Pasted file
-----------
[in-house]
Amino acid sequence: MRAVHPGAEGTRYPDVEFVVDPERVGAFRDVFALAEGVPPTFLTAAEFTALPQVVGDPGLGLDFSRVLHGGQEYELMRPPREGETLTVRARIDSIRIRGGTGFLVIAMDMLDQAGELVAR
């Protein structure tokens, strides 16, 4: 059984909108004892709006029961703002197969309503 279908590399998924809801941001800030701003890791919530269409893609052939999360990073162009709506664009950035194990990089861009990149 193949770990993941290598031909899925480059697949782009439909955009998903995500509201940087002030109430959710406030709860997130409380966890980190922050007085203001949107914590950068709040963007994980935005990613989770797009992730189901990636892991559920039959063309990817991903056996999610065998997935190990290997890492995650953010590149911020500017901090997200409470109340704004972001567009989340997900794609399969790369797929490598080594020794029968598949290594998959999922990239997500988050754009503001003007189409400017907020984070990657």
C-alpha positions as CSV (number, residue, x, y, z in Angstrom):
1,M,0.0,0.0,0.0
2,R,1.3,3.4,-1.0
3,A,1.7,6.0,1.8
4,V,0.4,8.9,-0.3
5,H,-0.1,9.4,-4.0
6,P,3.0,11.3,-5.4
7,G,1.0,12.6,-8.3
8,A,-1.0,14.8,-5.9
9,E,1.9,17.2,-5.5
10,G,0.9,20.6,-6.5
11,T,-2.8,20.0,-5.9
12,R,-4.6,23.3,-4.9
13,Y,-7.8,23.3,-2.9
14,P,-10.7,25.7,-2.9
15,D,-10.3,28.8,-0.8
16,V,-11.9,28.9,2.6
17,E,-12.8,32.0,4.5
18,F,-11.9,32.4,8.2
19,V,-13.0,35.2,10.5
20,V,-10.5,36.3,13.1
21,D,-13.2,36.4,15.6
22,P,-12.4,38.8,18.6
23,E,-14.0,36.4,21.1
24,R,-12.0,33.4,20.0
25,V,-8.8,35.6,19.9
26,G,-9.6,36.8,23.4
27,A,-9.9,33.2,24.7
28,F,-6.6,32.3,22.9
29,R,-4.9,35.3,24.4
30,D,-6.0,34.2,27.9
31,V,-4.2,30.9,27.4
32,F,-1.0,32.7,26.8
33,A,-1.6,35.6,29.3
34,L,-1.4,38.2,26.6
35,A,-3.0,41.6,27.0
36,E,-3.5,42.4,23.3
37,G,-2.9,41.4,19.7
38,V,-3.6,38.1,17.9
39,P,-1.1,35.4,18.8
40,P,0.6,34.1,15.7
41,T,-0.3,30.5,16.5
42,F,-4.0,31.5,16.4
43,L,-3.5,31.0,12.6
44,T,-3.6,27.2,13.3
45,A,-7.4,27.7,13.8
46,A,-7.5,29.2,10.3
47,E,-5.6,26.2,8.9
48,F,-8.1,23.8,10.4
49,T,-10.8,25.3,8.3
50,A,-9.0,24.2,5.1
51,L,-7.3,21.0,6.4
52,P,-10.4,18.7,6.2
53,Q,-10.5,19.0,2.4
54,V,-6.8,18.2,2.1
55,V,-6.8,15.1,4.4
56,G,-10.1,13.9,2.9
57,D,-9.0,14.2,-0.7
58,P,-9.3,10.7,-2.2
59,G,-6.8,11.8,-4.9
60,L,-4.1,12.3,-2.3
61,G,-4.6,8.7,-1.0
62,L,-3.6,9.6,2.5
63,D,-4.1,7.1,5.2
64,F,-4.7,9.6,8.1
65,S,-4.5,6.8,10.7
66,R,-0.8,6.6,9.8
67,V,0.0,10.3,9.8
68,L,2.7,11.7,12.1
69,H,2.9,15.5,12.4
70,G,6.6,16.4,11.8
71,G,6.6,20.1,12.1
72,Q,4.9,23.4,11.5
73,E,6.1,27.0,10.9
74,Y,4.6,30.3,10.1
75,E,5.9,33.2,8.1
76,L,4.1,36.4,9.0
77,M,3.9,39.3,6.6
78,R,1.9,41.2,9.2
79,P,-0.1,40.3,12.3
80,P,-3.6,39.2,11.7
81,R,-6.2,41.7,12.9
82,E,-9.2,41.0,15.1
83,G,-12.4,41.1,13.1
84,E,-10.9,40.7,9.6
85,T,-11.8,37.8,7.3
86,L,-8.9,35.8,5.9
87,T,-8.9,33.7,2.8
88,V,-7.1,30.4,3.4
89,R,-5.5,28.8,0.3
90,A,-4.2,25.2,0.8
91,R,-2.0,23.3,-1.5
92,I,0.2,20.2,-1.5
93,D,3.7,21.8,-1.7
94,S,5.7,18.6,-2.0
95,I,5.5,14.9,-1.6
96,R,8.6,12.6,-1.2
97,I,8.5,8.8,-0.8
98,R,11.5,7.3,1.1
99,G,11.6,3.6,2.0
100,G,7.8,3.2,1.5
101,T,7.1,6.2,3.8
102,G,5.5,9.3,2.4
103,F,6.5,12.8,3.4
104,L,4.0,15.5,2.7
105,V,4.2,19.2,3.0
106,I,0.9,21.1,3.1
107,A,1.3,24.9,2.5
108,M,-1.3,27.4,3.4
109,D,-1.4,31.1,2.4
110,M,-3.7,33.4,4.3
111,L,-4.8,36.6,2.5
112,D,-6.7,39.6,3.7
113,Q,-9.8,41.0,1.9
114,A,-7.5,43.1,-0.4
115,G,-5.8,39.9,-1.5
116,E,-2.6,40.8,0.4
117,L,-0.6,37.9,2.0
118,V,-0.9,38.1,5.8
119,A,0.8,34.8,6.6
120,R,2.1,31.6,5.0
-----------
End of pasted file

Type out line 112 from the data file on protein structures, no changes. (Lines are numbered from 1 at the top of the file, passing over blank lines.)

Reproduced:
108,M,-1.3,27.4,3.4